Japan Market Conditions Changing Drastically


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The Combined Exhibition of Advanced Technologies (CEATEC) is a five-day electronics trade show held at Makuhari Messe in Chiba Prefecture in Japan October 7-11. I visited the show on Saturday--the last day of the event.  Admission was free and the show was packed. I discovered a few surprising things during the show, but was unimpressed overall.

CEATEC was once called Electronics Show Japan and, without question, it was the benchmark for trade shows throughout the world during 1980s and 1990s. No other show could compare relative to square footage, show attendance, and exhibitor participation. It was the largest event for consumer electronics and related industry including components and materials. CEATEC is similar to the Consumer Electronics Show (CES) held in Las Vegas, Illinois each year. One difference is the exhibitors are the manufacturers who showcase their products--there's a mix of attendees that include the media who report on technology and business trends; directors from sales teams to understand the market trends; and engineers who are looking for new R&D direction.

Unfortunately, market conditions in Japan have changed drastically during the last few years. Large Japanese electronics companies lost market share, along with the prestige of being the market leaders in business and technology. The CEATEC JAPAN reflects this downturn as it continues to shrink year over year. Floor space is one third of its size compared with the most popular years. Over 600 companies attended this year, but only 300 booths were rented. Many companies are feeling the pinch and decided to share booths to cut costs.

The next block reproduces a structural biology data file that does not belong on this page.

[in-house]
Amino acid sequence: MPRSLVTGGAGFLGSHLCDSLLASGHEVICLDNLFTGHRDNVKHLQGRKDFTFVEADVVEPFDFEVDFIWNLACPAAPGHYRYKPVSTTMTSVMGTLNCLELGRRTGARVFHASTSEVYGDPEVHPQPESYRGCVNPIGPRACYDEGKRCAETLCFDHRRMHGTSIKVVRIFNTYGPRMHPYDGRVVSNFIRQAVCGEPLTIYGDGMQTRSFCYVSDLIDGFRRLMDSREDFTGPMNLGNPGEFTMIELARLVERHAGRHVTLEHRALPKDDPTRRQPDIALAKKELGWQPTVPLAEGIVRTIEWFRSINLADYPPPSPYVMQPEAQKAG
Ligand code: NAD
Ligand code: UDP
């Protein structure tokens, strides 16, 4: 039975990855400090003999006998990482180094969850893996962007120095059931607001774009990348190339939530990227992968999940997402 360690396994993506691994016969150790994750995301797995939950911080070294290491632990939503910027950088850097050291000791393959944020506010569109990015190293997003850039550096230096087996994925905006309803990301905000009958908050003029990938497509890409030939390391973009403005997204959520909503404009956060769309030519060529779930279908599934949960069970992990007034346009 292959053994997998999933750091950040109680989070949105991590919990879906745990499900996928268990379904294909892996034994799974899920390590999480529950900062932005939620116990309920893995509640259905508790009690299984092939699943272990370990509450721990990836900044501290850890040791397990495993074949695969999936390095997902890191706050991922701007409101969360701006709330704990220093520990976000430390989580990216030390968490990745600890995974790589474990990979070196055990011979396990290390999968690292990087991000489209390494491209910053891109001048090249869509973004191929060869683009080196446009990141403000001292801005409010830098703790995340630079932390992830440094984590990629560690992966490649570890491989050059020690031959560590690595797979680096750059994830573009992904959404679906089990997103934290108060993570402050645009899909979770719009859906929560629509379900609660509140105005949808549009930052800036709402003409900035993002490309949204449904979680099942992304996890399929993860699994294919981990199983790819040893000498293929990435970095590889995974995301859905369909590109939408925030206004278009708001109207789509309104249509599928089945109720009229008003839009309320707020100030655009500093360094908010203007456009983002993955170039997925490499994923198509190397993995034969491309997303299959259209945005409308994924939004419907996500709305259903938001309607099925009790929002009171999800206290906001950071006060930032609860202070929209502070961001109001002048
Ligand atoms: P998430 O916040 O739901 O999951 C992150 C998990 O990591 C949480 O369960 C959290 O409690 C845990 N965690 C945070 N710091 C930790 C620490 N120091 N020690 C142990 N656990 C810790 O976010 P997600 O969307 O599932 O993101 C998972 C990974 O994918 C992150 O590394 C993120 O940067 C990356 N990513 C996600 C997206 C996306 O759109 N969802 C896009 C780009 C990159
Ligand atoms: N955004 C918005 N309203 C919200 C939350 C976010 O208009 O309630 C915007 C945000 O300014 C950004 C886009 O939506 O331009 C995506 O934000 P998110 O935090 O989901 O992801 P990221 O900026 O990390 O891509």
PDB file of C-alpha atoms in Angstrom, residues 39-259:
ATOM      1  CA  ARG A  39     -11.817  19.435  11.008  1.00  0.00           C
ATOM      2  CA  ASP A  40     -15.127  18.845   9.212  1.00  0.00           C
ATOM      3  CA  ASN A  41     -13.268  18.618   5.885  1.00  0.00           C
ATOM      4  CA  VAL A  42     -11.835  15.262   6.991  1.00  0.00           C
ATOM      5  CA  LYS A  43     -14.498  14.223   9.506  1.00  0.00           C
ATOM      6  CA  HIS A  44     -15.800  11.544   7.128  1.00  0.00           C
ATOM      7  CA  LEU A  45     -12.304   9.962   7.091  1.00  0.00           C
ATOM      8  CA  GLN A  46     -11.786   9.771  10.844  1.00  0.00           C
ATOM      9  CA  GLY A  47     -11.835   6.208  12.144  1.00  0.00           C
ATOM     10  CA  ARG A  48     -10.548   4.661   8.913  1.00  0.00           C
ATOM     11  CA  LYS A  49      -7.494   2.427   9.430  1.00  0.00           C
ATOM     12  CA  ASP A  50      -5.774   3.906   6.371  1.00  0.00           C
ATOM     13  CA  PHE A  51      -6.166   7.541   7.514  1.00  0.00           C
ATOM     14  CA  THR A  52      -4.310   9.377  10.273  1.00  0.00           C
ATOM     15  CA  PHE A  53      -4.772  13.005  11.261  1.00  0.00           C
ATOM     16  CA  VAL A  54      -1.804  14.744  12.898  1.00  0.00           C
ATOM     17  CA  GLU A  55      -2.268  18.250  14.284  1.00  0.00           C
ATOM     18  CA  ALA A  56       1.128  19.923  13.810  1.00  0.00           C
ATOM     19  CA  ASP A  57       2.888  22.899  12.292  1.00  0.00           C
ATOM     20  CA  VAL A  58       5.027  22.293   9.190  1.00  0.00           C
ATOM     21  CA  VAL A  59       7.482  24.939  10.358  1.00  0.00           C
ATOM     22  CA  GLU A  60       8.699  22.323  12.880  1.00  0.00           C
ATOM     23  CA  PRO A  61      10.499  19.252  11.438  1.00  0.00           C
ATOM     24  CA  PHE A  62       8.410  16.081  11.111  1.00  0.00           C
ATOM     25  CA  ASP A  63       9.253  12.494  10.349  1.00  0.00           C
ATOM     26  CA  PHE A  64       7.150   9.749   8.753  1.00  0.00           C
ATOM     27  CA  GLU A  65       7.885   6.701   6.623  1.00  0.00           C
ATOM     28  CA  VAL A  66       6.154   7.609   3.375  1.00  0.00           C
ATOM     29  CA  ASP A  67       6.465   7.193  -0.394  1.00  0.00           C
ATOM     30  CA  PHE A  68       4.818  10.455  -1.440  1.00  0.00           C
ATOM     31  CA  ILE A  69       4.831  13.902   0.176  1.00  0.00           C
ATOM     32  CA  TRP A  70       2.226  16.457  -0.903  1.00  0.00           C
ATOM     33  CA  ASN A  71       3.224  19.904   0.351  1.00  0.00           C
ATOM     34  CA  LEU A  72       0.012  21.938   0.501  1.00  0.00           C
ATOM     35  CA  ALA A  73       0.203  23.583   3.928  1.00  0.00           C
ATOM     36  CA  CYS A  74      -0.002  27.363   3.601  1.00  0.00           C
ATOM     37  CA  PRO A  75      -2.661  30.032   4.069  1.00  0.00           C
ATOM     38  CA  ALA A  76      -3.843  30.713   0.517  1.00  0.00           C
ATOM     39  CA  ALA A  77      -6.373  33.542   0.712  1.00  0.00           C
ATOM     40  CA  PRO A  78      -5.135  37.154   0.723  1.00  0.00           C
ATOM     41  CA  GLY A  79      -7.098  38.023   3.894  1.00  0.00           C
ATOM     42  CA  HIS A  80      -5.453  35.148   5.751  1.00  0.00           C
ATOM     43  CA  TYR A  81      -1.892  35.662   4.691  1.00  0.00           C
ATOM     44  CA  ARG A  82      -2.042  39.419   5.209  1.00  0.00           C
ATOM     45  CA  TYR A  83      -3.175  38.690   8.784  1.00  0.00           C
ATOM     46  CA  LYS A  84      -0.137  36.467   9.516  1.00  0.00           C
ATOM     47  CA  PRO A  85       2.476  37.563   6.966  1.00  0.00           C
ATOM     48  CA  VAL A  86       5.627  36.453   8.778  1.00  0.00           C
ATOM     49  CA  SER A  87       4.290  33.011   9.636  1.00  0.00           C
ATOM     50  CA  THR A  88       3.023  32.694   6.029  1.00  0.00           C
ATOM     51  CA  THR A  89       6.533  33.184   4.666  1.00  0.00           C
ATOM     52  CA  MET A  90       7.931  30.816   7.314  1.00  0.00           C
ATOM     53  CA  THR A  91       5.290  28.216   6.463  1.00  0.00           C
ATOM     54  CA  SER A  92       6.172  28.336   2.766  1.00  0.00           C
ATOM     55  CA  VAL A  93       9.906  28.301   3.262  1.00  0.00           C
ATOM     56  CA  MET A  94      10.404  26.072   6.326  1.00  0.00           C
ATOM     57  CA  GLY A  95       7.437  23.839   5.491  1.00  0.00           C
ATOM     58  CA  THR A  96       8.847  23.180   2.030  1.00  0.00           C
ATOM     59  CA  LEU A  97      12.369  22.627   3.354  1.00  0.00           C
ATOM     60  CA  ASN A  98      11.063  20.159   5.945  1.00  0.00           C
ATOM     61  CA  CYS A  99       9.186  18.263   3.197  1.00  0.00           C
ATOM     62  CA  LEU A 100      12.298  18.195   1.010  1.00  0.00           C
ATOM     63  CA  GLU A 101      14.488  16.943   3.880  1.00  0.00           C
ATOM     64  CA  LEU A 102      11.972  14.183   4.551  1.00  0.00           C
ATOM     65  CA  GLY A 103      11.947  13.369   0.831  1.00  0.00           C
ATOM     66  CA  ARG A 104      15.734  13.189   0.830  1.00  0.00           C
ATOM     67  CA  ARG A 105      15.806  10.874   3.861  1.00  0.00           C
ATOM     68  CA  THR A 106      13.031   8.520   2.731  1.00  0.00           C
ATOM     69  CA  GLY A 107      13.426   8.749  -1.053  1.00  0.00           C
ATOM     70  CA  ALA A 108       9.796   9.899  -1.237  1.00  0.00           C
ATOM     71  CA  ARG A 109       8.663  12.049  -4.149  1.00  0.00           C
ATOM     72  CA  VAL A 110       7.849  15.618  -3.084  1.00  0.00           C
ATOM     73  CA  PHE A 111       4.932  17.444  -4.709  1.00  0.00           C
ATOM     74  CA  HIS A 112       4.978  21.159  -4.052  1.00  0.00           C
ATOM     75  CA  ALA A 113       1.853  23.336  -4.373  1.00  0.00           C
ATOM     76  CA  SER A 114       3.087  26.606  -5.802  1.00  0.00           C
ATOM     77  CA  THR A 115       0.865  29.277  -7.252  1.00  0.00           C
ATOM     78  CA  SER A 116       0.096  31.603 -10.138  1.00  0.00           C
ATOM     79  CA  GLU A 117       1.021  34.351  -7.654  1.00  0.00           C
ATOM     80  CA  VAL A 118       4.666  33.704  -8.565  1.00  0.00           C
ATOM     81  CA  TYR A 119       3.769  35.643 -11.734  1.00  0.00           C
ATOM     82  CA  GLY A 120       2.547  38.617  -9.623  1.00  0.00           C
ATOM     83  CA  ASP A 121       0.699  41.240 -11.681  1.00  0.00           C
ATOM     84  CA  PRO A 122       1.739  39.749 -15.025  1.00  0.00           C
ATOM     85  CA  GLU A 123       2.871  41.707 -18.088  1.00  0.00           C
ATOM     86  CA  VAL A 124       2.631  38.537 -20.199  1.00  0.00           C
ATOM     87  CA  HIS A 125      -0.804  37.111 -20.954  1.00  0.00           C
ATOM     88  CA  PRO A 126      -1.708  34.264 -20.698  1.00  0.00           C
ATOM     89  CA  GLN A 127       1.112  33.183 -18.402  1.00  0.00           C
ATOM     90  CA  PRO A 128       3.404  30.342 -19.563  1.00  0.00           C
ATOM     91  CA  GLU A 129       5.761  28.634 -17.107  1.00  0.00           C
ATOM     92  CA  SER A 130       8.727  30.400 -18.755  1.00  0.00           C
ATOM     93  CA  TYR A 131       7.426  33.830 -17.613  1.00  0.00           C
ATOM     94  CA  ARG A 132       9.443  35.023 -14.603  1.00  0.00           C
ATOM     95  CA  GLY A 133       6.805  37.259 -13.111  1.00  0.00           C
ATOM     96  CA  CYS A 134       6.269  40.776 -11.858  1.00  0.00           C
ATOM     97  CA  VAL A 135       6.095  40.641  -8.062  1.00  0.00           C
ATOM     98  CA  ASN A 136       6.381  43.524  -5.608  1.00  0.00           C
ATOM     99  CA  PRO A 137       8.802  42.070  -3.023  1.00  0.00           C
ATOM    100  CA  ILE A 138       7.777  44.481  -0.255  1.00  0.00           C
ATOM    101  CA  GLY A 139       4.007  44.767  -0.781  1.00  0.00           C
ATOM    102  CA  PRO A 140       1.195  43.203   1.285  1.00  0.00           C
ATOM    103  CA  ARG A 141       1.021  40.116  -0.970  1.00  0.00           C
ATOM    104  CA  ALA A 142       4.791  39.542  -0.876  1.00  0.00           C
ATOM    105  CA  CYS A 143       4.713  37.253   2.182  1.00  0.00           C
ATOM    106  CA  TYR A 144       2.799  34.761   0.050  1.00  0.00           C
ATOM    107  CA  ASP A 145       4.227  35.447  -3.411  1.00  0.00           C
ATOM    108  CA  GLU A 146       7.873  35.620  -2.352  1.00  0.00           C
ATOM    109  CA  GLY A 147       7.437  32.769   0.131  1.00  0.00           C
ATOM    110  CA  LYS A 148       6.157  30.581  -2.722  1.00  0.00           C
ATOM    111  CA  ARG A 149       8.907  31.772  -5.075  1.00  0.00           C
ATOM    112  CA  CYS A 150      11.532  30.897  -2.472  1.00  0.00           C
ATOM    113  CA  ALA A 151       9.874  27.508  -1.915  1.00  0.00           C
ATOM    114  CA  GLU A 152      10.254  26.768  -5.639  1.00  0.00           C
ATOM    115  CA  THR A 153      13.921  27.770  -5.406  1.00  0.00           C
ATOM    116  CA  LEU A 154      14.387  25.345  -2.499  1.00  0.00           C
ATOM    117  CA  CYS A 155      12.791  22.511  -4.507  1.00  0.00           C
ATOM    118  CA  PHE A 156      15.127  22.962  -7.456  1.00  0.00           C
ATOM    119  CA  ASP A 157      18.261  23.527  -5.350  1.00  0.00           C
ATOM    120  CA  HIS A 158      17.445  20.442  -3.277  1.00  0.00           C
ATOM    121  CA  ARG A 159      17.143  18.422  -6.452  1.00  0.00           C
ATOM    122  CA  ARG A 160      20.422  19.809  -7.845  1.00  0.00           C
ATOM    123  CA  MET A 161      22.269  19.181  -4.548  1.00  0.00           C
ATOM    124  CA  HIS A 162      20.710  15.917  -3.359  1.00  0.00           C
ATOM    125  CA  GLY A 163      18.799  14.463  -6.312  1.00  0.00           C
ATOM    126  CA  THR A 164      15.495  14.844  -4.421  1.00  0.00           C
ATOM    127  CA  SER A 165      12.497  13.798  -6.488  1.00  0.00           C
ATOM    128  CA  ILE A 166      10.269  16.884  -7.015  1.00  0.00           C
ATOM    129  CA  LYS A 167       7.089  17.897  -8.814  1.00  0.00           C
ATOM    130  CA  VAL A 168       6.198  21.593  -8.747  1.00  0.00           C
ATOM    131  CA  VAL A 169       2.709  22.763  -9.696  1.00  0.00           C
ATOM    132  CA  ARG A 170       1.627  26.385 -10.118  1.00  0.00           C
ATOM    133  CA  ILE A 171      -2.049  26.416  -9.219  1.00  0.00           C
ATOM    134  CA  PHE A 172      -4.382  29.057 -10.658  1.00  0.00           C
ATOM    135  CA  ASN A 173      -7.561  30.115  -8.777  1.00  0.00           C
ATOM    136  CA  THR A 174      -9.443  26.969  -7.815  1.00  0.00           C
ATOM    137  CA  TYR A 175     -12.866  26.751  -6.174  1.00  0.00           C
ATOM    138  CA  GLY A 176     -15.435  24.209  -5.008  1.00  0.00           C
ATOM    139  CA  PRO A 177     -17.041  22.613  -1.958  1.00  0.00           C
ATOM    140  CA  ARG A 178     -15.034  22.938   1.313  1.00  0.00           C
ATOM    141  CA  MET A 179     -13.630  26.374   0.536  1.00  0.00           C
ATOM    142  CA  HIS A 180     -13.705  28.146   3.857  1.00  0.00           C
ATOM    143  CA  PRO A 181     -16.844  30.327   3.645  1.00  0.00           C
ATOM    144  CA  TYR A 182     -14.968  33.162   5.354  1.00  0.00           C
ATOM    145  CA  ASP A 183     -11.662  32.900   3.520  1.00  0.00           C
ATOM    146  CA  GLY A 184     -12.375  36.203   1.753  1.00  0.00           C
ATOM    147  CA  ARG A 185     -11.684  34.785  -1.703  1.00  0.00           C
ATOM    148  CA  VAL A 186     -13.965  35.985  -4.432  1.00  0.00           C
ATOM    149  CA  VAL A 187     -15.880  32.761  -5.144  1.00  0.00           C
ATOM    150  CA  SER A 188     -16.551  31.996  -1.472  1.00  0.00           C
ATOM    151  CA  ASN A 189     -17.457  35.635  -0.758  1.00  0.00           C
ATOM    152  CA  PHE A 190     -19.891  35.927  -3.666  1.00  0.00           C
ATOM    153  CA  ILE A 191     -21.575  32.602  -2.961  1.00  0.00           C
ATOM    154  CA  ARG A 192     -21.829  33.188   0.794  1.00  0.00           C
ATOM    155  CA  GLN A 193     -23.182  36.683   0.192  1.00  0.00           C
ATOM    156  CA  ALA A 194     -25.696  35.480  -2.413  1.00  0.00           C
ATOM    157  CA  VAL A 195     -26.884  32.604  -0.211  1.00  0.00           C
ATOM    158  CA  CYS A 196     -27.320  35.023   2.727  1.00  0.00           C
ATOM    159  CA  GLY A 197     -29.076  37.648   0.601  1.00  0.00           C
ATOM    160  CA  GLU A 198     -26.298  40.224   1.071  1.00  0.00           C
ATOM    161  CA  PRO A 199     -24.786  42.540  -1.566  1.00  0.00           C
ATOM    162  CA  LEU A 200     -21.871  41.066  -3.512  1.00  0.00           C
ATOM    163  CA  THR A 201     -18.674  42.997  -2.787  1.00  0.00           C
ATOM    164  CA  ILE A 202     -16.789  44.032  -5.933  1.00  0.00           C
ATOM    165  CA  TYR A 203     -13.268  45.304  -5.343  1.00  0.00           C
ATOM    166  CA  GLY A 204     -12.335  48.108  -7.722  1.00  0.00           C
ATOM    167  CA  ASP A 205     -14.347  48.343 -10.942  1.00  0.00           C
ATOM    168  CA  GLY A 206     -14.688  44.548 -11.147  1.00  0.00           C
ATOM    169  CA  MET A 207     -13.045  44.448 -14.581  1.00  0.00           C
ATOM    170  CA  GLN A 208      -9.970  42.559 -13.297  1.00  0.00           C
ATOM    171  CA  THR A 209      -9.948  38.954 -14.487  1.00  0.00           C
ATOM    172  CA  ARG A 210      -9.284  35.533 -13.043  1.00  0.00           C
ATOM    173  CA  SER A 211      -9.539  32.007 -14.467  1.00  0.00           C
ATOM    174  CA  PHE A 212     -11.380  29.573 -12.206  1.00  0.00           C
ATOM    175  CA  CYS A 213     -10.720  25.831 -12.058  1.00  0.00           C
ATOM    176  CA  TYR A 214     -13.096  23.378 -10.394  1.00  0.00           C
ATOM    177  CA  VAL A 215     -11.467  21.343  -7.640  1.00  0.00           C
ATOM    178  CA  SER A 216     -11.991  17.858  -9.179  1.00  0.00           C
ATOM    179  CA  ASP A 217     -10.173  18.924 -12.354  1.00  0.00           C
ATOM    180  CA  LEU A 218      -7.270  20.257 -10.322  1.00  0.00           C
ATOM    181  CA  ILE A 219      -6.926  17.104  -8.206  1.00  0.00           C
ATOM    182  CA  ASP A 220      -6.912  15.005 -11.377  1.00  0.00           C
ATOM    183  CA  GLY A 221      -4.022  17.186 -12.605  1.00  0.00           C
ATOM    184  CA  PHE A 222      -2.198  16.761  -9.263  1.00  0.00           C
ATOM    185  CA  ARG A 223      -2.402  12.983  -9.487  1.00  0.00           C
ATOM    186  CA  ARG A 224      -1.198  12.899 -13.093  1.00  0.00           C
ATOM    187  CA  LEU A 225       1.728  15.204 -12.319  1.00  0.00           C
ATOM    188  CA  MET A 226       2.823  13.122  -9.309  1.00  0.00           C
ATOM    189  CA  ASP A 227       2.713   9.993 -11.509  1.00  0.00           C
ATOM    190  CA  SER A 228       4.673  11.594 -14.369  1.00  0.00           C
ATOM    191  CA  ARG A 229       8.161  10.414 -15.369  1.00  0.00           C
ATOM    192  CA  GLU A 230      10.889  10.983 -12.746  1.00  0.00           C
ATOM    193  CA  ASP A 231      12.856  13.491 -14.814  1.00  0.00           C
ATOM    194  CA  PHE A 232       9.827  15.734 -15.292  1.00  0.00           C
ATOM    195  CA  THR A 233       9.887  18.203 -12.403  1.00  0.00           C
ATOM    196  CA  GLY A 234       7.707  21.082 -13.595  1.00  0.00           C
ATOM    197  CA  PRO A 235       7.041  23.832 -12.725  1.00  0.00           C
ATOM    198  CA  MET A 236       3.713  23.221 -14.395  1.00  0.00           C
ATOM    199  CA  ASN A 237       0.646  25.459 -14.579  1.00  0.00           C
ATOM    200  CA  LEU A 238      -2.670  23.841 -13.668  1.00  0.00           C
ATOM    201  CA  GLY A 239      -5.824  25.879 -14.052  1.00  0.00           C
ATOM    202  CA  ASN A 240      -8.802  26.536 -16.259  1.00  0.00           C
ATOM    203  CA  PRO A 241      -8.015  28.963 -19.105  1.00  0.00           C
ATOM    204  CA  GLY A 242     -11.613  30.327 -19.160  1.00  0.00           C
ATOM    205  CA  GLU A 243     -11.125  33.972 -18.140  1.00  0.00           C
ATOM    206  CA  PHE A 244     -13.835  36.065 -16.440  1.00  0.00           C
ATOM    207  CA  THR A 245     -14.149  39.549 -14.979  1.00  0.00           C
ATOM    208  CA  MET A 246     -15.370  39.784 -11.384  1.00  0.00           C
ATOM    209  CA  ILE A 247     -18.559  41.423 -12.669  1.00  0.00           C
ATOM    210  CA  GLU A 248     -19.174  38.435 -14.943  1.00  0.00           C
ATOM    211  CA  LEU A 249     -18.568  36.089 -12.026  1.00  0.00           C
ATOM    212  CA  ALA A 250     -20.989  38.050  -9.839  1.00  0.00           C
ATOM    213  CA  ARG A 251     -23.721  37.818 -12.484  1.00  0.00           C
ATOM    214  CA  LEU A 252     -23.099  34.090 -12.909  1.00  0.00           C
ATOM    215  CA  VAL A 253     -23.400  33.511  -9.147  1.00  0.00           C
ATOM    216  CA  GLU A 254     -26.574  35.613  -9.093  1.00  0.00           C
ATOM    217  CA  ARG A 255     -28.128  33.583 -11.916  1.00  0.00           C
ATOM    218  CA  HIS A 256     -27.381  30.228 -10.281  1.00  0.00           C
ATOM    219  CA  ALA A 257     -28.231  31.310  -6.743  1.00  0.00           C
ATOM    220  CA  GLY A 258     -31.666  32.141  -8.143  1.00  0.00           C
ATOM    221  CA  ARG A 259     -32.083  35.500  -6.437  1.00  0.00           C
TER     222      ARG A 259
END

A couple of big name Japanese companies (Sony and Hitachi) as well as some larger sized overseas companies (Samsung Electronics) didn’t even show up. The vacancies left from these companies were filled with component suppliers and connector manufacturers, including TDK, Alps Electric, Murata, and TE from the U.S. These companies were primarily component suppliers, but, once the recession began, they were forced to diversify and provide new electronic systems. Japanese PCB manufacturers are suffering also. None were in attendance at the show and many consider them no more than subcontractors for the Japanese electronics industry.

Several local governments and universities reserved space at the show to showcase their technologies and academic R&D projects.This venue was not suitable to promote their schools--it's more of a platform for companies to introduce their electronic technologies.

Taiwanese, Chinese, and Korean companies reserved a large amount of floor space. There were more than 30 Taiwanese companies and organizations in a special zone made up of mostly small manufacturing firms looking for subcontracting work in the electronics industry. I think it's a struggle for these companies to secure work in a shrinking industry. I plan on following up with a couple of companies I discovered with some unique technologies.

4K TV was the main topic of the event last year. But this year, even though most companies still discussed 4K TV, the market has all but evaporated. NHK and JEITA are now featuring 8K TVs, but there was little interest in this and not many visitors stopped at their booths.

Many companies are promoting products that center around some popular topic in the electronics world. Buzz words include: car electronics, robotics, wearables, and healthcare. Many companies were aggressively demonstrating the capabilities of their new technologies and new products using these buzz words, but there was really nothing new--they more or less improved on existing products. No one company stepped up and created the next greatest “must have” product.   

CEATEC designated a large amount of space to feature exhibits that were interactive for children and others not affiliated with the electronics industry. The exhibitions included All Japan Robot Sumo Tournament, Experiences from Powered Suits, Trial Class of Fuel Cell Powered Automobiles, and Personal Mobility tours provided by Honda. I do not think there's much of a market for any of this yet, but it did foster interest with the children. This could create a spark for some of them. Perhaps in a decade or so their studies will take them into an engineering career. I hope the Japanese electronics companies can survive over the next decade.

Dominique K. Numakura, dnumakura@dknresearch.com
DKN Research, www.dknresearchllc.com

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